Aredhel didn’t come back to the party, nor did Rûdharanion. I didn’t see either of them for several days afterward, but I had been informed that the betrothal was off. I went to Rûdharanion’s house, but he wasn’t in, and his housekeeper didn’t know where he had gone. She seemed very worried about him. I said maybe he’d gone back to the tower, and she said “Perhaps so,” looking sad that he would have gone off there without telling her. I think she fancies him. Sad for her if she does, since he likes them high-spirited, and that description does not fit her, I think. I didn’t go to the tower, for it's too far away, and if he is there, then surely he wants to be alone for a while. He’ll come down when he is ready.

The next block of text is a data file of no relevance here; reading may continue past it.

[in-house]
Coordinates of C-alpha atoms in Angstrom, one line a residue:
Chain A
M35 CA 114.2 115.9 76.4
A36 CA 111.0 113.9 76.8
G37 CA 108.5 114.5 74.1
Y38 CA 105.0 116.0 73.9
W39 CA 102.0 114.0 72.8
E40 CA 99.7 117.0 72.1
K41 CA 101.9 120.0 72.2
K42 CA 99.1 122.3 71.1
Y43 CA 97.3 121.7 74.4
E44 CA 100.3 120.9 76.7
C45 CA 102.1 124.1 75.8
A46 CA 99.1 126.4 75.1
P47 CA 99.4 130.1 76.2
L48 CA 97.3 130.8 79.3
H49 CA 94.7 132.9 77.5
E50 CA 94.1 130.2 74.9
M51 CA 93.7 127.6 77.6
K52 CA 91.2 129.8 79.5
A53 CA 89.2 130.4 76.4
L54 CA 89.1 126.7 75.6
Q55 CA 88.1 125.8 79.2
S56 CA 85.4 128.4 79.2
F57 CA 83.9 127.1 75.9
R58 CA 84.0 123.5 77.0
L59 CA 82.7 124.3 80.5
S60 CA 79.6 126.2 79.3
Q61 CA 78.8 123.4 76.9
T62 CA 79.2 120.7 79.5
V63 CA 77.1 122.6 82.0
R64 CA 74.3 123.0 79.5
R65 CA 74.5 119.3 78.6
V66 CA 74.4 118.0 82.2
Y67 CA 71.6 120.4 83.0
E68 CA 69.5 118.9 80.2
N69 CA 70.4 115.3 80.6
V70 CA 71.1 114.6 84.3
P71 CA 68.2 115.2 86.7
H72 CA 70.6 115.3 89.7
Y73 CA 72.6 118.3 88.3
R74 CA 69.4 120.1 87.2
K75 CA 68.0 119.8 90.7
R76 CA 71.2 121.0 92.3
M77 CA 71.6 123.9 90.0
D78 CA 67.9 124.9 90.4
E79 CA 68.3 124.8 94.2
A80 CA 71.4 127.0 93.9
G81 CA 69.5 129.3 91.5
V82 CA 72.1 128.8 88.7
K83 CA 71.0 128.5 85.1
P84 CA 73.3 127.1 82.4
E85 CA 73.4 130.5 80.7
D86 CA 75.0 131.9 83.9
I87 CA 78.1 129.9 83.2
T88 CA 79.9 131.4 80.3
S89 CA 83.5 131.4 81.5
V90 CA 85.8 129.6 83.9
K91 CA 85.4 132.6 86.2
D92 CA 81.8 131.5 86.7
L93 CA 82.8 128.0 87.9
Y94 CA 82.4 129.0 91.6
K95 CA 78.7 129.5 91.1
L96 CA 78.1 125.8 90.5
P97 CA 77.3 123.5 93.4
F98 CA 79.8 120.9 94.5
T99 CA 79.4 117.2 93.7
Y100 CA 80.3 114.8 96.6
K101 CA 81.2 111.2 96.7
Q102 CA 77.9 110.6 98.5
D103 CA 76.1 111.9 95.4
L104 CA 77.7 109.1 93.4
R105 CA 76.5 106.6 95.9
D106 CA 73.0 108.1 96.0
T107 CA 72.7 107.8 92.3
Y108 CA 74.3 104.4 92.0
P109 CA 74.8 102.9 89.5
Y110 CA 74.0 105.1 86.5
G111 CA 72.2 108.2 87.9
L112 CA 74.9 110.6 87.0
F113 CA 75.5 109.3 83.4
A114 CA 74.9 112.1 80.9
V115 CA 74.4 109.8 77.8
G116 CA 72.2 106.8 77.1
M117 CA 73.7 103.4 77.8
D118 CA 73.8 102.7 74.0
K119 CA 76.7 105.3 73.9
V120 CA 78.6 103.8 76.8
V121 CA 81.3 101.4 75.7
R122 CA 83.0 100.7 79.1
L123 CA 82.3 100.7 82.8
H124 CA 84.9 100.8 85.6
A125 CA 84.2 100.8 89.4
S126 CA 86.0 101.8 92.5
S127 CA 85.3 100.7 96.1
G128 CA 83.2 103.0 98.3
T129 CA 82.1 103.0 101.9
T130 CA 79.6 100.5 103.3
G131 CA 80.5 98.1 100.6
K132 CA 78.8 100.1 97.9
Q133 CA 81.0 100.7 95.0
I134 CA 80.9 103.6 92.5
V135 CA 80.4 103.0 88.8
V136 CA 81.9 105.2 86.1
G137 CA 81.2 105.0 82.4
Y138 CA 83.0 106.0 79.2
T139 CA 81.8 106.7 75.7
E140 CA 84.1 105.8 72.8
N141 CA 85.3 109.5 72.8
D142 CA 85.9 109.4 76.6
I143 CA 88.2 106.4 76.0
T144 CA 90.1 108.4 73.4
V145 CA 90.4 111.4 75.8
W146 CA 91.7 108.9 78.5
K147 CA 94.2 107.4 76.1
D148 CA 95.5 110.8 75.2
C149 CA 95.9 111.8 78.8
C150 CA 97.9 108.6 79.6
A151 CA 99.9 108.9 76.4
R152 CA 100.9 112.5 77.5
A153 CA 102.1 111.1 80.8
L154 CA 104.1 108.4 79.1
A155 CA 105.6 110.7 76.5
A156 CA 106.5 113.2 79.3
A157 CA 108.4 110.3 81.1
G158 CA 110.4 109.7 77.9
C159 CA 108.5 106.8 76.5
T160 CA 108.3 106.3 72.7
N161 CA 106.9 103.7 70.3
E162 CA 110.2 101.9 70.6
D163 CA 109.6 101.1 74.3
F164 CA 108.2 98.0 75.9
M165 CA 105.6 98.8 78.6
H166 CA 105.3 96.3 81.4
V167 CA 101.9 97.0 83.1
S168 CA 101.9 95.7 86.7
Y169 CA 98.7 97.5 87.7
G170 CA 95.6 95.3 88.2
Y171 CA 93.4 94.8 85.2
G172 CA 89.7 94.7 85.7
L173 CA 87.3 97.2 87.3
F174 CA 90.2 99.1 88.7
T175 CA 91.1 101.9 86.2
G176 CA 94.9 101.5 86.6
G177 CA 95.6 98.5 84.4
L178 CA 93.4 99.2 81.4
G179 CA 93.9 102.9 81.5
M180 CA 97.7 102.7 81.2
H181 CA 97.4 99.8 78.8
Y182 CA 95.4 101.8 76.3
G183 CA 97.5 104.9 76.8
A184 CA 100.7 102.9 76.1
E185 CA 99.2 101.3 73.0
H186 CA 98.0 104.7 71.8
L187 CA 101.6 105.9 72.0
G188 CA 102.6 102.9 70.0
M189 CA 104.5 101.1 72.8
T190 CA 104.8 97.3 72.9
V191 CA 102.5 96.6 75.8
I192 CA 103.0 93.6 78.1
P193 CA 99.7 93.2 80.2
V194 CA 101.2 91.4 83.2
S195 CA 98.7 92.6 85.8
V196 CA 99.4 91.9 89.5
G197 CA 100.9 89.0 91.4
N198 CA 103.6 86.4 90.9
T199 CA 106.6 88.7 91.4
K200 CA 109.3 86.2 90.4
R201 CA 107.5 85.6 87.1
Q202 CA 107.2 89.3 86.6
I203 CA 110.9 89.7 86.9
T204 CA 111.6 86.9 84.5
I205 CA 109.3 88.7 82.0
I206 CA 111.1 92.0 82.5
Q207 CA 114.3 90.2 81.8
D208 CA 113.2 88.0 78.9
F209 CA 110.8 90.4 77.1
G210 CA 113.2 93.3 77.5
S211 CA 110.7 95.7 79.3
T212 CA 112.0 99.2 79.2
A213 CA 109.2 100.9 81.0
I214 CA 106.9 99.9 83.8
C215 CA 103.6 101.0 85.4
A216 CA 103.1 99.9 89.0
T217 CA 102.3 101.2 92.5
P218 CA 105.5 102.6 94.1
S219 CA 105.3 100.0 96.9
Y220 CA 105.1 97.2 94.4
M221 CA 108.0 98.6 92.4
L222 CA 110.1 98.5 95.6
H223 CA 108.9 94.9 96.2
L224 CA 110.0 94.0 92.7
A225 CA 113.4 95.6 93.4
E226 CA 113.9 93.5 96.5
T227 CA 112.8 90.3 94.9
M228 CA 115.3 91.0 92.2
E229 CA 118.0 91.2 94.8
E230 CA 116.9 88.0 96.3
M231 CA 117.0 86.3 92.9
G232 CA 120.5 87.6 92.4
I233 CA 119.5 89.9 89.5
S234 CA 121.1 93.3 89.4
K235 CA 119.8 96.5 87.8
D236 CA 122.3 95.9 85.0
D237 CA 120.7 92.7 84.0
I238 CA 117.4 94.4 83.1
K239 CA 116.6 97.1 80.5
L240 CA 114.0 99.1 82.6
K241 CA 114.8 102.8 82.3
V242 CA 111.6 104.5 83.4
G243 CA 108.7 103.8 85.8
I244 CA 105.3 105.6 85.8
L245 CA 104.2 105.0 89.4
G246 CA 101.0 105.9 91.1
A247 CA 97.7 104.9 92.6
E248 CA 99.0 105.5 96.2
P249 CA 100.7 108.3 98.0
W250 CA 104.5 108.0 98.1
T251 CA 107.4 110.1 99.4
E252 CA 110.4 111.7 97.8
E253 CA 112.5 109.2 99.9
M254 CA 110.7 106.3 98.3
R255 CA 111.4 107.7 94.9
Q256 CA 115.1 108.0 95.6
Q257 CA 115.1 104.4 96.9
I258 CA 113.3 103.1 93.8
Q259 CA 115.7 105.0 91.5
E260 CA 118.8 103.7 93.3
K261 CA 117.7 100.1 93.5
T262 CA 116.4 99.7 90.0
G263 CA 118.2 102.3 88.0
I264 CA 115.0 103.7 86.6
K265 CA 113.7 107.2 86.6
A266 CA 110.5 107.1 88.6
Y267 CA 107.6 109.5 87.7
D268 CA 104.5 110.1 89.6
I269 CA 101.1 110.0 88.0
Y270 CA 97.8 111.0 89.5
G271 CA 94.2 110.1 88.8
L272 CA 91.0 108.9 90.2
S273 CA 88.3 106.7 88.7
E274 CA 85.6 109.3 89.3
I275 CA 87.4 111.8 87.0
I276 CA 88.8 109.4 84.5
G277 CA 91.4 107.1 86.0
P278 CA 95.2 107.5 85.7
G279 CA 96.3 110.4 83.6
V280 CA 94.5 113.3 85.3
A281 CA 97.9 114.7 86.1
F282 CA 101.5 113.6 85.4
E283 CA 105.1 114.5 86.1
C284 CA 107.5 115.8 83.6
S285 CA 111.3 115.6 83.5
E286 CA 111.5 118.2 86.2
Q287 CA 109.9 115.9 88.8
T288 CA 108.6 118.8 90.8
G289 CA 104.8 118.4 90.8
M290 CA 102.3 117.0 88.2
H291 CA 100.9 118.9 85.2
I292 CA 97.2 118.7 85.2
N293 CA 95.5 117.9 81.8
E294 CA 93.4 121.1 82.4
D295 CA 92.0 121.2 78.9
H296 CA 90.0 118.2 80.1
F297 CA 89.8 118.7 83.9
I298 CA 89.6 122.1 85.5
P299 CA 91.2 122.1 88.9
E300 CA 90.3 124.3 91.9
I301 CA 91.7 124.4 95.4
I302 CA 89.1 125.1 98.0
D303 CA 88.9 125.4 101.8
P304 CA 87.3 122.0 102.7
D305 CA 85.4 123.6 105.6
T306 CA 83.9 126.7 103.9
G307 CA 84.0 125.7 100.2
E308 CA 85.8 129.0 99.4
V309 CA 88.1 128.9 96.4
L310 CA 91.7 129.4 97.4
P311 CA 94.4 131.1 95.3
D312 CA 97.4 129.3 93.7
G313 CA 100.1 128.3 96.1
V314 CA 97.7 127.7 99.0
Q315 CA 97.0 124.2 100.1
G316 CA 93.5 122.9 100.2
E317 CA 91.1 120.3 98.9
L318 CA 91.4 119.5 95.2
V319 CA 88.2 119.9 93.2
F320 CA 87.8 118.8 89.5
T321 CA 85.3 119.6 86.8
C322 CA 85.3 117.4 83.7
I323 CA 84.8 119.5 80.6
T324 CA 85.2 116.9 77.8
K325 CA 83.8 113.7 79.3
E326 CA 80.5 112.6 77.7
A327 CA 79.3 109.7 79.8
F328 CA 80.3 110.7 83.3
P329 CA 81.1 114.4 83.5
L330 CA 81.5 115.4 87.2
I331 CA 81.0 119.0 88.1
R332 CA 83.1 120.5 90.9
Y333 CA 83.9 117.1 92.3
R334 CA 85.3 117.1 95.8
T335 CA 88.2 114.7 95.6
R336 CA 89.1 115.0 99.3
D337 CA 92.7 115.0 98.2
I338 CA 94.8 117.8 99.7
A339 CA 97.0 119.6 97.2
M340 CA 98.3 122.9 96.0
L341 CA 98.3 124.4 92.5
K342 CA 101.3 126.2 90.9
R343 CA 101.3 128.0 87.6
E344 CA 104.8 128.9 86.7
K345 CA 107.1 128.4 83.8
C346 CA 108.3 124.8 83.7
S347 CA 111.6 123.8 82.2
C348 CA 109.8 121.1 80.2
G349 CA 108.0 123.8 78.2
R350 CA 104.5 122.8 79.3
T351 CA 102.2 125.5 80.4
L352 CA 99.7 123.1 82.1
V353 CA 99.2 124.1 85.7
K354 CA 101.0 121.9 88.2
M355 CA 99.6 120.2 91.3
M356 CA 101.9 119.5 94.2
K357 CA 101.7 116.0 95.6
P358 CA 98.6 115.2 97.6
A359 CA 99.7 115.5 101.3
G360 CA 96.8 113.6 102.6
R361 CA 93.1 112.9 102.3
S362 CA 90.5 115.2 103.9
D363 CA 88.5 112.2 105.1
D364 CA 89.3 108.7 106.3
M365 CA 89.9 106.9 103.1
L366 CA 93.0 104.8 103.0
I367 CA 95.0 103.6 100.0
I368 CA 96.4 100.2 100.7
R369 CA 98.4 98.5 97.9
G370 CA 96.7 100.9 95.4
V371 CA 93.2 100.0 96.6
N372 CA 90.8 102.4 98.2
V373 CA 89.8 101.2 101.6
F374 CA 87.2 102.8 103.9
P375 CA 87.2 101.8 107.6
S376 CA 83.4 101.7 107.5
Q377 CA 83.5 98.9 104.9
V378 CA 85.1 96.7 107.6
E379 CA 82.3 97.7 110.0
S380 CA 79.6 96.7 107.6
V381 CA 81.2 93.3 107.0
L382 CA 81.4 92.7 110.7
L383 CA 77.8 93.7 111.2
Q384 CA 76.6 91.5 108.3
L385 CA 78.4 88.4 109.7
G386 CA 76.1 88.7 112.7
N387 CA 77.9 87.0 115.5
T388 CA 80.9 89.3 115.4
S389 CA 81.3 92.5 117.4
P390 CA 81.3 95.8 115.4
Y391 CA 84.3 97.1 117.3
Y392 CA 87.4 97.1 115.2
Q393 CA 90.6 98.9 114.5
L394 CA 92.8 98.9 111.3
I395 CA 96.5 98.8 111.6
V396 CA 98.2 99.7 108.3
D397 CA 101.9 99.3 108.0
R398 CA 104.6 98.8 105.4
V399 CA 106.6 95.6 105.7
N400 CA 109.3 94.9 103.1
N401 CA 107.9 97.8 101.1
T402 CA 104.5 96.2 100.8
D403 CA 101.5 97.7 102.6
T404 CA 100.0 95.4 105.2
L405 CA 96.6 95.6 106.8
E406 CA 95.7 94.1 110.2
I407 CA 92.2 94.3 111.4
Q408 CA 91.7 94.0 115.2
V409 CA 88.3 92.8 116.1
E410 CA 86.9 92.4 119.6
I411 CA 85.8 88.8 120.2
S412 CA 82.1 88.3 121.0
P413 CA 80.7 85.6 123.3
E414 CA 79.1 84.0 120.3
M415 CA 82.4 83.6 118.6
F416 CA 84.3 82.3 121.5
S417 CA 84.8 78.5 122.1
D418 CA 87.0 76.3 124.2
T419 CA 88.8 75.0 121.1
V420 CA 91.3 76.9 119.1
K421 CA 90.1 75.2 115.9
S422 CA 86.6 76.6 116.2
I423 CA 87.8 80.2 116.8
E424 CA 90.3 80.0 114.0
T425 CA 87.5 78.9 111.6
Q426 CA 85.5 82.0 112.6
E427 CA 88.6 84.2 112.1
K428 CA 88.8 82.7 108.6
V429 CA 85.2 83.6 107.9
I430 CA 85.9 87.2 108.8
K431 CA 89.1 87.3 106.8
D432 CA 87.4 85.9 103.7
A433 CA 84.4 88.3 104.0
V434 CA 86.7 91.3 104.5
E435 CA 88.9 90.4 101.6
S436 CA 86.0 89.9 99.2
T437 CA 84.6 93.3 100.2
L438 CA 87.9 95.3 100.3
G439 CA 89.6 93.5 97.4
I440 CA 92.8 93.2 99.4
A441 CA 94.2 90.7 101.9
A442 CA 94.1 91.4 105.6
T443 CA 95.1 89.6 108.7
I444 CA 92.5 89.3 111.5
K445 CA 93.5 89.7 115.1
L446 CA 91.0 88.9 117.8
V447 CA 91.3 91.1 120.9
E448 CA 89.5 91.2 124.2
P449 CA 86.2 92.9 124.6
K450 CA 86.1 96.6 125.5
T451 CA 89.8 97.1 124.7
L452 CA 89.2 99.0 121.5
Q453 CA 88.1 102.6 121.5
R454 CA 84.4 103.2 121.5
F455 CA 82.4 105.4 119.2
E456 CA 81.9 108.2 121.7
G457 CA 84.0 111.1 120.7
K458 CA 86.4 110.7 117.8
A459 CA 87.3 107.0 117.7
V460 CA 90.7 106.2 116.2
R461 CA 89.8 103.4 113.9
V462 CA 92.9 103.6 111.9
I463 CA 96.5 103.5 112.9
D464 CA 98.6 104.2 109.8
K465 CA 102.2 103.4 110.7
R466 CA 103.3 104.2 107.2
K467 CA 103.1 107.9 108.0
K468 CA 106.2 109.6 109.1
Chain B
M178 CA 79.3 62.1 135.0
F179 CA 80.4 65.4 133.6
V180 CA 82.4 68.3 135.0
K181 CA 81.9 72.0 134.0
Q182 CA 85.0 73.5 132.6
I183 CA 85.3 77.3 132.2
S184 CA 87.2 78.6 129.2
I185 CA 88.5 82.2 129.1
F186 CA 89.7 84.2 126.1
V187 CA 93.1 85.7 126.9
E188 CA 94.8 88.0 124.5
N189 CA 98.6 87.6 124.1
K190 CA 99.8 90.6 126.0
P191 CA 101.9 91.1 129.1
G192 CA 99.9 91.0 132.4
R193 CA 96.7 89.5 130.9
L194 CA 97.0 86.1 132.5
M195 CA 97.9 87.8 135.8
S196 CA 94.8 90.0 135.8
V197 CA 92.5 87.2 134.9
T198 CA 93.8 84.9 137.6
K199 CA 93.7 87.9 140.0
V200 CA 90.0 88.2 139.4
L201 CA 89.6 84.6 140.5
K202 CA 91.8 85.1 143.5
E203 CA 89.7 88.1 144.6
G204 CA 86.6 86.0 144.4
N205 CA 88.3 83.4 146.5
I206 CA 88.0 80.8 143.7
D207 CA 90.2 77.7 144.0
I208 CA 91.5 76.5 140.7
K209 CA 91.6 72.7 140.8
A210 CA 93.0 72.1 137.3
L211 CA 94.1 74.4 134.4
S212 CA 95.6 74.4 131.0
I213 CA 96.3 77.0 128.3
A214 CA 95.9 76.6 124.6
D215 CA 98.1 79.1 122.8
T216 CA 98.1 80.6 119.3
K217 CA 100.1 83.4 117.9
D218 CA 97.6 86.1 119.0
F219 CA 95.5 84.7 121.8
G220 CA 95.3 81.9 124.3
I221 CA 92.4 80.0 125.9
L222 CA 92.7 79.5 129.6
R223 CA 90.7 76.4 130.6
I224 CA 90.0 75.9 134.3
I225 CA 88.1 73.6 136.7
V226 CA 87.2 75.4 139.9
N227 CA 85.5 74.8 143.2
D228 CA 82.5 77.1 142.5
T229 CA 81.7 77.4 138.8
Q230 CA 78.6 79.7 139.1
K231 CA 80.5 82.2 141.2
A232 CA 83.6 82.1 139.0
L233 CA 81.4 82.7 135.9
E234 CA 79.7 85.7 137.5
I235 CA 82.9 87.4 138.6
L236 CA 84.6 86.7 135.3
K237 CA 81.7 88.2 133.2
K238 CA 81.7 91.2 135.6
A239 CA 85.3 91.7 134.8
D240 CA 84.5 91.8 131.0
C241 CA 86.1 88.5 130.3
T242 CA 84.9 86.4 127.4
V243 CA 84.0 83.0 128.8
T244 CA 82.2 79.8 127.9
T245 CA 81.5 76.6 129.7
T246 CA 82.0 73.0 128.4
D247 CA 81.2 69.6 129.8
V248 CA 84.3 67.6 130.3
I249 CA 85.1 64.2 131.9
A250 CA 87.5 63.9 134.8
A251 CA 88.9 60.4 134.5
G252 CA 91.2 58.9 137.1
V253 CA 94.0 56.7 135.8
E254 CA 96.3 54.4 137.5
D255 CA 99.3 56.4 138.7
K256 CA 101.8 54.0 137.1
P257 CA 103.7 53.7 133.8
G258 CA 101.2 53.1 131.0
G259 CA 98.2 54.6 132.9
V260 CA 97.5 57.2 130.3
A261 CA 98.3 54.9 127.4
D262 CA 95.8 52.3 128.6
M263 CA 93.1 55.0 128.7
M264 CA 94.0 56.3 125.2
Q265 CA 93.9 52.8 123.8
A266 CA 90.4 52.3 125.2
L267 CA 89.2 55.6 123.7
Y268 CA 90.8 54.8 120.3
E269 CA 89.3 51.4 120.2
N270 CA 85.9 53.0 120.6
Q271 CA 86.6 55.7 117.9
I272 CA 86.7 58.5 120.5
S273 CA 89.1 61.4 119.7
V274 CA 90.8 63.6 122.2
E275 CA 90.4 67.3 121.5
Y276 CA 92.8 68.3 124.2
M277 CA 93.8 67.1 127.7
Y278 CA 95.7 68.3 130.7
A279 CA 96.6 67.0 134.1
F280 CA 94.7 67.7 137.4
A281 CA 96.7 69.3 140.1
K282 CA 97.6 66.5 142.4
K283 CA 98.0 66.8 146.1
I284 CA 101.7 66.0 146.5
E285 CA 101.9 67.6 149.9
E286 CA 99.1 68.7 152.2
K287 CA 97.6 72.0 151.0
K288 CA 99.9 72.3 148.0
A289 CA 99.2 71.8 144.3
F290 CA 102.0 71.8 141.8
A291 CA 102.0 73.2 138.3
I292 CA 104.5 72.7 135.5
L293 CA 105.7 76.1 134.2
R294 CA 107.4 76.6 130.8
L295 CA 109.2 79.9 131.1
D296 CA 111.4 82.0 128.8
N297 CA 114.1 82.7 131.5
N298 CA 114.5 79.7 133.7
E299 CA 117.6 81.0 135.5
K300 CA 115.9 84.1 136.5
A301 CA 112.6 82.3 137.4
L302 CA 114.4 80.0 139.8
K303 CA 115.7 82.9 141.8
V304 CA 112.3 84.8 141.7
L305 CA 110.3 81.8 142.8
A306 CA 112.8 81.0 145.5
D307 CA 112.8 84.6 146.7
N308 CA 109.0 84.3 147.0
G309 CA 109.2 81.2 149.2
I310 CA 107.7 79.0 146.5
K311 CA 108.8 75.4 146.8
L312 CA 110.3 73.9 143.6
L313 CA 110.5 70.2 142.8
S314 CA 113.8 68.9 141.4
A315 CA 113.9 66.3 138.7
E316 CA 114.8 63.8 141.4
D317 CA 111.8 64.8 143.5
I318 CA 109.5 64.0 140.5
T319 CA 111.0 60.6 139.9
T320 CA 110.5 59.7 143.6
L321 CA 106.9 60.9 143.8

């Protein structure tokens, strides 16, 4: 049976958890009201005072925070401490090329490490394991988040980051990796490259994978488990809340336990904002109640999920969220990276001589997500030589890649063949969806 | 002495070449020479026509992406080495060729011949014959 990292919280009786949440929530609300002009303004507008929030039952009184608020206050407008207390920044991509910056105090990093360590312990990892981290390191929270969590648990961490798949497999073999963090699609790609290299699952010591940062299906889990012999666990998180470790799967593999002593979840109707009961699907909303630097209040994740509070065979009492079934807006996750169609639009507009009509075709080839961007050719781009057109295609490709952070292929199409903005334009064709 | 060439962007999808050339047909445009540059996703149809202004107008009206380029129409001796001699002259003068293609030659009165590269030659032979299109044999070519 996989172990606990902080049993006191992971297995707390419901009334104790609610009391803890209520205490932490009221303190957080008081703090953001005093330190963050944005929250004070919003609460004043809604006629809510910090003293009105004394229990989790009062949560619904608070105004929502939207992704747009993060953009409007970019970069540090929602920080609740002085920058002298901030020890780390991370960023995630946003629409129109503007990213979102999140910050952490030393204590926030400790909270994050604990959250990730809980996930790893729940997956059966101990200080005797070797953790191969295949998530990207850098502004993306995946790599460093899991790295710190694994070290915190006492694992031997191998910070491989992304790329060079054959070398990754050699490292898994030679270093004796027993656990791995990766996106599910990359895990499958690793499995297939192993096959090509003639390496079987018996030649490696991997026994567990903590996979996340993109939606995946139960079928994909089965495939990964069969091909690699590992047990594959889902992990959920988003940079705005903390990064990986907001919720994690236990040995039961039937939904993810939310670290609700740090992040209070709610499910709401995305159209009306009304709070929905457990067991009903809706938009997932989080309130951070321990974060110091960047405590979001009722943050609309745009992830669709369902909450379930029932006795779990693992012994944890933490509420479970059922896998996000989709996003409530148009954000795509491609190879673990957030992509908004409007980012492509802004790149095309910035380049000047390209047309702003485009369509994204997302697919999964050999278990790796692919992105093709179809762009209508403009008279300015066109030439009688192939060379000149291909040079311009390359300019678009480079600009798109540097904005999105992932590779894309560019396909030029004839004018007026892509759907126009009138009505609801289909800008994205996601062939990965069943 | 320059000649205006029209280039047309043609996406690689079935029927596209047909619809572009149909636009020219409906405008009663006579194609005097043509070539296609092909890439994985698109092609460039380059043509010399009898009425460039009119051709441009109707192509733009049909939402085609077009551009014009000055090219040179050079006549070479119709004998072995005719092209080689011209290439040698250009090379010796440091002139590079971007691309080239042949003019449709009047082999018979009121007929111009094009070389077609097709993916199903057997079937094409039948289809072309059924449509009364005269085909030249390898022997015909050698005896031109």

Salmë came down to the cove the other day, and I took her to see my seat by the falls, and played my harp for her there, and sang one of my hymns, which goes thusly:

White are the stars that course the vast heavens
Purple the firmament that cradles their delight
Silver the fulling moon, gold the lamp of morning
Fair the Evenstar that illumines our twilight.

Fairer still the Children who grace this verdant islet
Gracious the Beings that heal us of our blight
Glorious the One who spreads it all before us
Blessing our path with peace and eternal Light.